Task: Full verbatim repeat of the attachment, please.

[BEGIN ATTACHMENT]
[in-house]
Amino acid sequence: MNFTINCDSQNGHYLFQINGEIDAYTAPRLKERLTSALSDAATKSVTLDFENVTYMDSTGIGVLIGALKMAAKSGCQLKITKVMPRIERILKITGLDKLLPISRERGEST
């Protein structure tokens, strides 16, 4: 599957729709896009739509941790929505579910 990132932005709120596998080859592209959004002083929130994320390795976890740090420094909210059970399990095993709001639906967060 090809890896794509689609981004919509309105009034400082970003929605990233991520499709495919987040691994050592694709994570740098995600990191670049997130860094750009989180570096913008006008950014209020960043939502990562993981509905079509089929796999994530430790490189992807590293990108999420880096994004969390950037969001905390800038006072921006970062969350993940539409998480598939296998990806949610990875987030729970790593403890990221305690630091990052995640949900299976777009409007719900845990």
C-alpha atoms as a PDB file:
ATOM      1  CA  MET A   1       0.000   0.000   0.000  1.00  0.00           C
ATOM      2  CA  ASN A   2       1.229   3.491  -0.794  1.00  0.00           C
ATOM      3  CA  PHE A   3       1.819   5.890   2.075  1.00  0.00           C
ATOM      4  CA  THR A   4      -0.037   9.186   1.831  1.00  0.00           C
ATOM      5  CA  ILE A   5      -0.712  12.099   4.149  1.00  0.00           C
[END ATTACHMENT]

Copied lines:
[in-house]
Amino acid sequence: MNFTINCDSQNGHYLFQINGEIDAYTAPRLKERLTSALSDAATKSVTLDFENVTYMDSTGIGVLIGALKMAAKSGCQLKITKVMPRIERILKITGLDKLLPISRERGEST
């Protein structure tokens, strides 16, 4: 599957729709896009739509941790929505579910 990132932005709120596998080859592209959004002083929130994320390795976890740090420094909210059970399990095993709001639906967060 090809890896794509689609981004919509309105009034400082970003929605990233991520499709495919987040691994050592694709994570740098995600990191670049997130860094750009989180570096913008006008950014209020960043939502990562993981509905079509089929796999994530430790490189992807590293990108999420880096994004969390950037969001905390800038006072921006970062969350993940539409998480598939296998990806949610990875987030729970790593403890990221305690630091990052995640949900299976777009409007719900845990």
C-alpha atoms as a PDB file:
ATOM      1  CA  MET A   1       0.000   0.000   0.000  1.00  0.00           C
ATOM      2  CA  ASN A   2       1.229   3.491  -0.794  1.00  0.00           C
ATOM      3  CA  PHE A   3       1.819   5.890   2.075  1.00  0.00           C
ATOM      4  CA  THR A   4      -0.037   9.186   1.831  1.00  0.00           C
ATOM      5  CA  ILE A   5      -0.712  12.099   4.149  1.00  0.00           C